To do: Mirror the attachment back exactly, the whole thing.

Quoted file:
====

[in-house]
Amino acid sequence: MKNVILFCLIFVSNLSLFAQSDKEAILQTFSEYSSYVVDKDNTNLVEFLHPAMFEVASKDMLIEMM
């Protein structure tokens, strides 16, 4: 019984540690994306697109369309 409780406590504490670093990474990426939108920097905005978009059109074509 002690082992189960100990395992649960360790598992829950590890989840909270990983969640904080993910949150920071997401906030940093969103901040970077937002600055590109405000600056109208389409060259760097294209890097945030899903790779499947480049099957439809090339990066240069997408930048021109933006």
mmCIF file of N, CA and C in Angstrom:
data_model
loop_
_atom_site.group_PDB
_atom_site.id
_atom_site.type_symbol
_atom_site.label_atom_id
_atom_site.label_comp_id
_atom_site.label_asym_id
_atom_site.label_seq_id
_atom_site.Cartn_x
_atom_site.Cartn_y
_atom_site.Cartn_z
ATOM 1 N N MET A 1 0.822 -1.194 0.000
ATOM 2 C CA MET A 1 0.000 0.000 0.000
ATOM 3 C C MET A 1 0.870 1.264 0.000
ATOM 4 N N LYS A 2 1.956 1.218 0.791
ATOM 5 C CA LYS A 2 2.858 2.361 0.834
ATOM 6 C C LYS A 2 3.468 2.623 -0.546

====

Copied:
[in-house]
Amino acid sequence: MKNVILFCLIFVSNLSLFAQSDKEAILQTFSEYSSYVVDKDNTNLVEFLHPAMFEVASKDMLIEMM
């Protein structure tokens, strides 16, 4: 019984540690994306697109369309 409780406590504490670093990474990426939108920097905005978009059109074509 002690082992189960100990395992649960360790598992829950590890989840909270990983969640904080993910949150920071997401906030940093969103901040970077937002600055590109405000600056109208389409060259760097294209890097945030899903790779499947480049099957439809090339990066240069997408930048021109933006």
mmCIF file of N, CA and C in Angstrom:
data_model
loop_
_atom_site.group_PDB
_atom_site.id
_atom_site.type_symbol
_atom_site.label_atom_id
_atom_site.label_comp_id
_atom_site.label_asym_id
_atom_site.label_seq_id
_atom_site.Cartn_x
_atom_site.Cartn_y
_atom_site.Cartn_z
ATOM 1 N N MET A 1 0.822 -1.194 0.000
ATOM 2 C CA MET A 1 0.000 0.000 0.000
ATOM 3 C C MET A 1 0.870 1.264 0.000
ATOM 4 N N LYS A 2 1.956 1.218 0.791
ATOM 5 C CA LYS A 2 2.858 2.361 0.834
ATOM 6 C C LYS A 2 3.468 2.623 -0.546